Why you should care
Because you probably need a coffee too.
These days, courtesy of Airbnb and its home-rental peers, a traveler can book a room in everything from a San Francisco condo to an Edwardian castle, show up and — once in possession of a key — come and go as they please. Procuring that key, though, can be the rub, surprisingly. Many hosts’ peskiest problem becomes “How do I get the blasted house key to the guest without putting my life on hold to wait around for the exchange?”
The dreaded key drop has long been a gripe for Julie Berg, owner of Keydock, a company she created to remedy this procedural hurdle. The startup, based in Berlin, effectively turns coffee shops — or, as Berg persistently calls them, “cool cafes” — into keymasters (just not in a Rick Moranis-in-Ghostbusters sense). So far a few hundred users and 60 Berlin cafes have signed on.
Guests receive an email with a one-time-use PIN that they enter on a tablet at the cafe.
Here’s how it works. Hosts drop off the key at the cafe. There, baristas give the key its own chip — which is anonymous to them — and it’s safely put away in a gray, innocuous-looking bag with hooks inside, so that the keys can hang out of view. Guests receive an email with a one-time-use PIN that they enter on a tablet at the cafe. Once the key is in the guest’s hands, the host receives an email about the completed transaction. For cafes, this setup can mean more patronage without much extra work, and for hosts it’s a key-transfer solution for a subscription price of about $11 a month.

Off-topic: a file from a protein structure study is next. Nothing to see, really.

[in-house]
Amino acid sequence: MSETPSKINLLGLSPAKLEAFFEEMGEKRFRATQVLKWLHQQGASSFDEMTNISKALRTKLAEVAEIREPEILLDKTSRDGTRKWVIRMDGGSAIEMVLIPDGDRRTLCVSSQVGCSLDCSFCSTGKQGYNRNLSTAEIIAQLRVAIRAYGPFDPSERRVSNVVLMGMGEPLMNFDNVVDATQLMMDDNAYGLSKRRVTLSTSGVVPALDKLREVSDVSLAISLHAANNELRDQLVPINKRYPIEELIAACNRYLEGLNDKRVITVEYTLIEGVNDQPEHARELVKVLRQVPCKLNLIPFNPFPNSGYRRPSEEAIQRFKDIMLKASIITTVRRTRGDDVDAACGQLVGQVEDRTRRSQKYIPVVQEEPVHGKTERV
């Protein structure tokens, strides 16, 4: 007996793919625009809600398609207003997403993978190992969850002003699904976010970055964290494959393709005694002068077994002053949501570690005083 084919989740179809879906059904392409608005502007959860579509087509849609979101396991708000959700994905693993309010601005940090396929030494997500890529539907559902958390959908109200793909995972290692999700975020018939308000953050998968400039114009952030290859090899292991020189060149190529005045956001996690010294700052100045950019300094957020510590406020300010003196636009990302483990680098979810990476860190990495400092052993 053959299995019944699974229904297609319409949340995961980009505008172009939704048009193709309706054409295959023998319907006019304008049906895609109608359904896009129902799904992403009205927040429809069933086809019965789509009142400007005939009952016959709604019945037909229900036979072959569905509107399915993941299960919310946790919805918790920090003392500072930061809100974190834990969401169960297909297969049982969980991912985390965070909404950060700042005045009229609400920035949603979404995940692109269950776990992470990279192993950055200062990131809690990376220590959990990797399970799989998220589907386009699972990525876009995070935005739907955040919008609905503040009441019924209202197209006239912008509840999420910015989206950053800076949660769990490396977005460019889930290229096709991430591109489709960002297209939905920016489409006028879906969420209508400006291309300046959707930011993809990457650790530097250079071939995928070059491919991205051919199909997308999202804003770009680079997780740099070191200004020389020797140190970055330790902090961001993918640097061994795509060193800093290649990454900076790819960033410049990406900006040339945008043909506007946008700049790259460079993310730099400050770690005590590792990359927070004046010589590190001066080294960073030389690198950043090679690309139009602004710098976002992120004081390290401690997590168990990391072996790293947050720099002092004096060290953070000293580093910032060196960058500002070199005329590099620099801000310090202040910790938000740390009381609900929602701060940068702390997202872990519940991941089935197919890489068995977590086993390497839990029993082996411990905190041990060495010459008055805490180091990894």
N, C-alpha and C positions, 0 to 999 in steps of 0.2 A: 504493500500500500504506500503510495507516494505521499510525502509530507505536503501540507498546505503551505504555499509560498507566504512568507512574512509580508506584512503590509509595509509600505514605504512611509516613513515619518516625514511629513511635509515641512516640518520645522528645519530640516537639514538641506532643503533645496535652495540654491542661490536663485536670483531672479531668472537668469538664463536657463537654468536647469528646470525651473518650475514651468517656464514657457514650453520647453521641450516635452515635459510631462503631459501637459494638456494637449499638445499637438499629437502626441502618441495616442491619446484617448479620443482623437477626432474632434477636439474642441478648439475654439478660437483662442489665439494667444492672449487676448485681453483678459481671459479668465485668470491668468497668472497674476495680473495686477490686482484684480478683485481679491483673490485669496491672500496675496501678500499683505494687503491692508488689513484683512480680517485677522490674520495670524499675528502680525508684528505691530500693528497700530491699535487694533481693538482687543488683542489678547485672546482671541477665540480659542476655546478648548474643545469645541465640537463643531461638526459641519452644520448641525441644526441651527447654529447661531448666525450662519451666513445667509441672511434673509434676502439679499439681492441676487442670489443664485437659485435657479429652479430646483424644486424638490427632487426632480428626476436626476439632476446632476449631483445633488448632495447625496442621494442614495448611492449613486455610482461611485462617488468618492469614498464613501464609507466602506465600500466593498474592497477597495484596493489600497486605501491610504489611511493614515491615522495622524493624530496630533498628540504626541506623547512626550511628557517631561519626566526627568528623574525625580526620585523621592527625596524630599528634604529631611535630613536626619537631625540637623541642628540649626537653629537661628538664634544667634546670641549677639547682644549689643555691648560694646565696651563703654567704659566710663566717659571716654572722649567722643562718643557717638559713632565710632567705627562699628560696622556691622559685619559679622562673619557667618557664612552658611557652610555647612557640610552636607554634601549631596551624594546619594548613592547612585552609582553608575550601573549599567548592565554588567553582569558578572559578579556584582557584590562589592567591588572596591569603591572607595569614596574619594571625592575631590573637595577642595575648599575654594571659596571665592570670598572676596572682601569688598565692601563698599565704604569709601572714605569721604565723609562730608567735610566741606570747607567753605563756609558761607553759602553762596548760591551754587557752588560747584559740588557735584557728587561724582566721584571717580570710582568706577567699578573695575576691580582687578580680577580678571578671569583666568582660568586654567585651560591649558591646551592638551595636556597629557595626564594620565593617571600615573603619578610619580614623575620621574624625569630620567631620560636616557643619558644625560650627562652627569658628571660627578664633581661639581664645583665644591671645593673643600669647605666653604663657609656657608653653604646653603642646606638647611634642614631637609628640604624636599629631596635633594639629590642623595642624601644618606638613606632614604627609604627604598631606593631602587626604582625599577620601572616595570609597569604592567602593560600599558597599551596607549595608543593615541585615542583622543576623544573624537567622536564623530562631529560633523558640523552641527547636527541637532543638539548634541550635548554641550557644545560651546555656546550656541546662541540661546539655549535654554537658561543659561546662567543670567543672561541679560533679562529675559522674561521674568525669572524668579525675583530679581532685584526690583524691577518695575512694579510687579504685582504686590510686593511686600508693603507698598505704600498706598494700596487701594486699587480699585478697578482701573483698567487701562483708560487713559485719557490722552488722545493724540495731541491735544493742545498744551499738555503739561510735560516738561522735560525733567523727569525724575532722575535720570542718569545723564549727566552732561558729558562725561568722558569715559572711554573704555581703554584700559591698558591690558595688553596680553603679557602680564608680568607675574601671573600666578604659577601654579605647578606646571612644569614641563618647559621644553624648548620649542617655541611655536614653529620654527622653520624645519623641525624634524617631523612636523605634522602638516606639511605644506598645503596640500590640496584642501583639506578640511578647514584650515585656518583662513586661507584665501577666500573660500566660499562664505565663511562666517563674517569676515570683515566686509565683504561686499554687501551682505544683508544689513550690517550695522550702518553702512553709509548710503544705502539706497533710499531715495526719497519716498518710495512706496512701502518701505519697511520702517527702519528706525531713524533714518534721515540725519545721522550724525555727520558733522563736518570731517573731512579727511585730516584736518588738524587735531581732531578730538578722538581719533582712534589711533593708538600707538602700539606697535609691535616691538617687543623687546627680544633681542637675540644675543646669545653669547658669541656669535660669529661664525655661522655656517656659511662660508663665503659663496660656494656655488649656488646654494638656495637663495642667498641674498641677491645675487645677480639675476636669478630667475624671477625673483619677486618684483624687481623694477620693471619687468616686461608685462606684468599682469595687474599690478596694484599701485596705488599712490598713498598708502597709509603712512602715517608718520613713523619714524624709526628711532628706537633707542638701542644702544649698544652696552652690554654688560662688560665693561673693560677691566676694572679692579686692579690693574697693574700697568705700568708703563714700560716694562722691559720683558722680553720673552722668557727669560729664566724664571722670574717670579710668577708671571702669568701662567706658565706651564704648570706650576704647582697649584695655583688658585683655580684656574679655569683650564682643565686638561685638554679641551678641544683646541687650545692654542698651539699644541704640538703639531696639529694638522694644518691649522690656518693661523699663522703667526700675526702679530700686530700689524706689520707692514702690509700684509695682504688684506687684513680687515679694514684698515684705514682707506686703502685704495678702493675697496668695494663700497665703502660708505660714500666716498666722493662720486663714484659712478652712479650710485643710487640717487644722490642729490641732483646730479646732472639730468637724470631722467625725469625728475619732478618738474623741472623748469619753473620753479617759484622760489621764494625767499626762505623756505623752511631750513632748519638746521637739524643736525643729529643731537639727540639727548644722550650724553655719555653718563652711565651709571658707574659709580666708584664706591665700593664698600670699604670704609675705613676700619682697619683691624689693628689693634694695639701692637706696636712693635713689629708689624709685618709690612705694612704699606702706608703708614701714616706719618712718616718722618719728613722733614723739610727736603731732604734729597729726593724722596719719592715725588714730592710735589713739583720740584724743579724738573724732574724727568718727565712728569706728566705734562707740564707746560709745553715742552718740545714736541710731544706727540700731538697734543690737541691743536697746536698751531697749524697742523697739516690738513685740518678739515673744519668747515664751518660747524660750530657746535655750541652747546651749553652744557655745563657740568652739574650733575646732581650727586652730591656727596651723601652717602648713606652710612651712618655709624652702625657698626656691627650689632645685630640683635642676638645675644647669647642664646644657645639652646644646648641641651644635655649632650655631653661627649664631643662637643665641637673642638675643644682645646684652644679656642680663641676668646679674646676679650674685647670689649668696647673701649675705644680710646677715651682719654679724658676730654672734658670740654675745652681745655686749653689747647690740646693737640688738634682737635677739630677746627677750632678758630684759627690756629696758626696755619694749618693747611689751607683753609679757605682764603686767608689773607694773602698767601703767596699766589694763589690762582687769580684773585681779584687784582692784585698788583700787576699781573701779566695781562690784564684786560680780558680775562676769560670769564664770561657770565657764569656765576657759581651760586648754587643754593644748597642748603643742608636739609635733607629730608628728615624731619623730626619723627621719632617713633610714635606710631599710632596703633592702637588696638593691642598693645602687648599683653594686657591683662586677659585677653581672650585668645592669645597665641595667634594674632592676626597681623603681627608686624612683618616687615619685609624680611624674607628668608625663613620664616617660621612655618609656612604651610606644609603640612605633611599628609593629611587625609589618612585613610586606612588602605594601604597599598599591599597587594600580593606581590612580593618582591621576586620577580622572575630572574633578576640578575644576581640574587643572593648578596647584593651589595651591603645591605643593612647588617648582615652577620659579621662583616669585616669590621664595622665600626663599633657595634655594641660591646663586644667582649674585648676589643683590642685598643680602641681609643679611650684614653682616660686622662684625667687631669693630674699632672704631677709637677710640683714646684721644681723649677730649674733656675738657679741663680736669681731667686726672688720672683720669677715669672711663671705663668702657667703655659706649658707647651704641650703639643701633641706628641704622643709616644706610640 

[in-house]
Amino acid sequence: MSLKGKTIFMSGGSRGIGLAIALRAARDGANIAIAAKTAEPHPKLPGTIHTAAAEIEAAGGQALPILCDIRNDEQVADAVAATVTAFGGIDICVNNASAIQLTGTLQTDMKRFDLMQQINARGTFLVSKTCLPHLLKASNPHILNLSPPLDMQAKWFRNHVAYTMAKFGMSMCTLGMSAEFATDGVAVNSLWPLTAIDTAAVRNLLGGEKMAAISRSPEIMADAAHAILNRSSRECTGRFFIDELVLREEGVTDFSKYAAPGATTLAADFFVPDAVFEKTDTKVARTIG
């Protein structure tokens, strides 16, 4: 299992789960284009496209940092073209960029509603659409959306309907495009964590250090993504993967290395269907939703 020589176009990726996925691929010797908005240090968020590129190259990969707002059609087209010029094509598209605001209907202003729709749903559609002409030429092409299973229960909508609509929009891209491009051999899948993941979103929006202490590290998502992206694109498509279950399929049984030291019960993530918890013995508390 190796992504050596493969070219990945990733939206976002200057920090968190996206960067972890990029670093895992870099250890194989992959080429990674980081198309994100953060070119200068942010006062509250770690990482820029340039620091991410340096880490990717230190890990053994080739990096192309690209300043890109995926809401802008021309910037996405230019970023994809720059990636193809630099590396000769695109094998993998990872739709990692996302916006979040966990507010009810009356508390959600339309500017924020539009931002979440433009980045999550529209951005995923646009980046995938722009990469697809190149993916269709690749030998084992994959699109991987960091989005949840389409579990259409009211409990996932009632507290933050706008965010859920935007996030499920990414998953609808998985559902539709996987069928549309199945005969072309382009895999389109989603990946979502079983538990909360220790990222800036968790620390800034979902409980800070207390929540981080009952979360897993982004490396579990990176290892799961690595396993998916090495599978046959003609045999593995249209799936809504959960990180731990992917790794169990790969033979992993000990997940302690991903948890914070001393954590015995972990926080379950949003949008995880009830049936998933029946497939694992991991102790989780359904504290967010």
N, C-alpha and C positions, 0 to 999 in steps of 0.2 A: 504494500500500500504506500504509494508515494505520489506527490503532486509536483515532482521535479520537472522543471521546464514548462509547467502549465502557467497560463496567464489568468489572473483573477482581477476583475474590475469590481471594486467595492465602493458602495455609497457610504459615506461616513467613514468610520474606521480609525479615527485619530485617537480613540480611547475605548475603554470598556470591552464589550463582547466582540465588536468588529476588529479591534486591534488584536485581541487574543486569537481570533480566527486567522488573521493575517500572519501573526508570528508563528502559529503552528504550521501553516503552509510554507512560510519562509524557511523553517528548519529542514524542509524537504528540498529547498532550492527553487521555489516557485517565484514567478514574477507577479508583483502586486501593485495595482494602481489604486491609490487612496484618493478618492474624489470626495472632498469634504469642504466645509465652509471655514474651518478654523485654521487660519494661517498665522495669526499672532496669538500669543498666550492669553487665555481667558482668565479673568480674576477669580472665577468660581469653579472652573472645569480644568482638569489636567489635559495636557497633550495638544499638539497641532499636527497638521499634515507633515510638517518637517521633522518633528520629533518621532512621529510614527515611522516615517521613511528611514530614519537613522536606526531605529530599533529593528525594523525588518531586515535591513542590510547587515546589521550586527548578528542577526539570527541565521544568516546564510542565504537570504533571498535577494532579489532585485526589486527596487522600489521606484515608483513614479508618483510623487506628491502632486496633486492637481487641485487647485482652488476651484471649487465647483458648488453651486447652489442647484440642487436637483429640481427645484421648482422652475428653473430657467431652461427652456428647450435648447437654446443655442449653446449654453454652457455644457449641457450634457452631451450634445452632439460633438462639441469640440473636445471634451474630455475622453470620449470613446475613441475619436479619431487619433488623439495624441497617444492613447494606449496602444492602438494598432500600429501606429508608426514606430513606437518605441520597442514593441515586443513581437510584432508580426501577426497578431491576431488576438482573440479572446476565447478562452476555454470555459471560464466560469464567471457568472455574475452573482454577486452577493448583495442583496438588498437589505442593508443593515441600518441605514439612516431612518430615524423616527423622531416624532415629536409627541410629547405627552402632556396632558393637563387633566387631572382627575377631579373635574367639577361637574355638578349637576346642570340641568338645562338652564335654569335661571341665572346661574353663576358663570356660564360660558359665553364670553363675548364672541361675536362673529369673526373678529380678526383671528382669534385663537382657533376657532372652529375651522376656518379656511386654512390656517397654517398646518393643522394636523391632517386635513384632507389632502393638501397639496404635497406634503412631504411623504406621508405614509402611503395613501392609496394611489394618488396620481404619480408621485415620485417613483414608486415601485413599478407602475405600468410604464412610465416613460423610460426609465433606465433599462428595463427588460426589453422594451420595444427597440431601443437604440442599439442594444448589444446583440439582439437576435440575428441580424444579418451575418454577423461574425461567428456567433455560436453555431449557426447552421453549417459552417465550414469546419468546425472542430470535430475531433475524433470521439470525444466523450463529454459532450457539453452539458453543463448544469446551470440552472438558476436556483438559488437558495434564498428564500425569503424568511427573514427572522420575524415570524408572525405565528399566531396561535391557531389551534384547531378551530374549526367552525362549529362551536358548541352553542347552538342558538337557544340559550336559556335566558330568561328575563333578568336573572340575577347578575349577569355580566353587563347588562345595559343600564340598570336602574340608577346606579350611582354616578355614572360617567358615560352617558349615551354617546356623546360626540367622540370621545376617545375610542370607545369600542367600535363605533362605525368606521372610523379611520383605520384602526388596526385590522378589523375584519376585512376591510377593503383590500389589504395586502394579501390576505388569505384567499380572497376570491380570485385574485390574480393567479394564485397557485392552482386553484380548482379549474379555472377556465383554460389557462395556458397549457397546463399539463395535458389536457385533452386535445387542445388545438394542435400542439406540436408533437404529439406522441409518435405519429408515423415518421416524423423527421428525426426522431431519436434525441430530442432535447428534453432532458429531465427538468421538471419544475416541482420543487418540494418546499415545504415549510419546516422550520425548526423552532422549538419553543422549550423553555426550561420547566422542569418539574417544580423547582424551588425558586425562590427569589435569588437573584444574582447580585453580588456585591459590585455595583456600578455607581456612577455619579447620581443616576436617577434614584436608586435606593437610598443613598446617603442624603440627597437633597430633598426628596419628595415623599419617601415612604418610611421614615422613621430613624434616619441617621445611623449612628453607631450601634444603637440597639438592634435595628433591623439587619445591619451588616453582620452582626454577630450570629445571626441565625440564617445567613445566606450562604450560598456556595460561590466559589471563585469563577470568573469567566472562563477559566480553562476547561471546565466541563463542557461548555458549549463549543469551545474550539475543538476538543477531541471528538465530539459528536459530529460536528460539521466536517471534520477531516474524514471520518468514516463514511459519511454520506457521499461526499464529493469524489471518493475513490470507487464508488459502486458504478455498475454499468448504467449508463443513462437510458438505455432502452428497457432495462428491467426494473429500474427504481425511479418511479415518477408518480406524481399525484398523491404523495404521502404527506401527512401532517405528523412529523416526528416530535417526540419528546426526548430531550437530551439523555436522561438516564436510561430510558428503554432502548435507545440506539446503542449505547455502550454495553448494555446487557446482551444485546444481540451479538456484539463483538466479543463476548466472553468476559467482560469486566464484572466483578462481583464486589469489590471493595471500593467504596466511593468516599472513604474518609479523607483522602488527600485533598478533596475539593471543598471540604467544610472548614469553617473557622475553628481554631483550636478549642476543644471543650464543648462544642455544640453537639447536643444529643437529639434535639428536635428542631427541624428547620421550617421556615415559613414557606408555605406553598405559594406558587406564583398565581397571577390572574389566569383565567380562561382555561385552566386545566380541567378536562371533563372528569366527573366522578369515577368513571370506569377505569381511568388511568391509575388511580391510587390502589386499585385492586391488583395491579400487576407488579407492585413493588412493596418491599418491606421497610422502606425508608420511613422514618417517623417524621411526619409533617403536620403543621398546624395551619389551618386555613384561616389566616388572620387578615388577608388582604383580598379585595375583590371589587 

Airbnb’s large global footprint — upwards of 11 million people have used the service since its 2007 launch — has led to an increase in subindustries. Another key-management startup, Keycafe, which entered the space first and is probably Keydock’s most direct competitor, is firmly rooted in the United States and Canada, while Keydock’s current target is Europe, Airbnb’s biggest zone, with an eye on Asia, which is predicted to be Airbnb’s next frontier. Geographic differences aside, Berg insists Keydock’s differentiator is that its “whole angle is on hosts” — in fact, everyone on her team is also an Airbnb host (which helps them all make extra dough while the company is getting off the ground).
But with the business so dependent on physical keys, Keydock isn’t positioned for where the industry is headed — keyless. International lock expert Marc Weber Tobias also has his doubts about Keydock’s security: Any time keys are “floating around,” there’s a worry. Tobias says introducing a middleman, in the form of the cafe baristas, only ups the chance of a key going missing or getting copied. He suggests that hosts invest in electronic cylinder locks and move away from physical keys altogether, as hotels are increasingly doing. The reality, however, is that it could be 20 years, Tobias predicts, before it’s a mainstream practice for homeowners to use just a smartphone to get in and out of their residences.
For the time being, Keydock is banking on actual keys being the main way to enter a home. But it’s also not stopping at keys: Hosts can now purchase package deals that include options like cleaning and placing fresh flowers too. A bit of future-proofing for the business, and added niceties for the guest.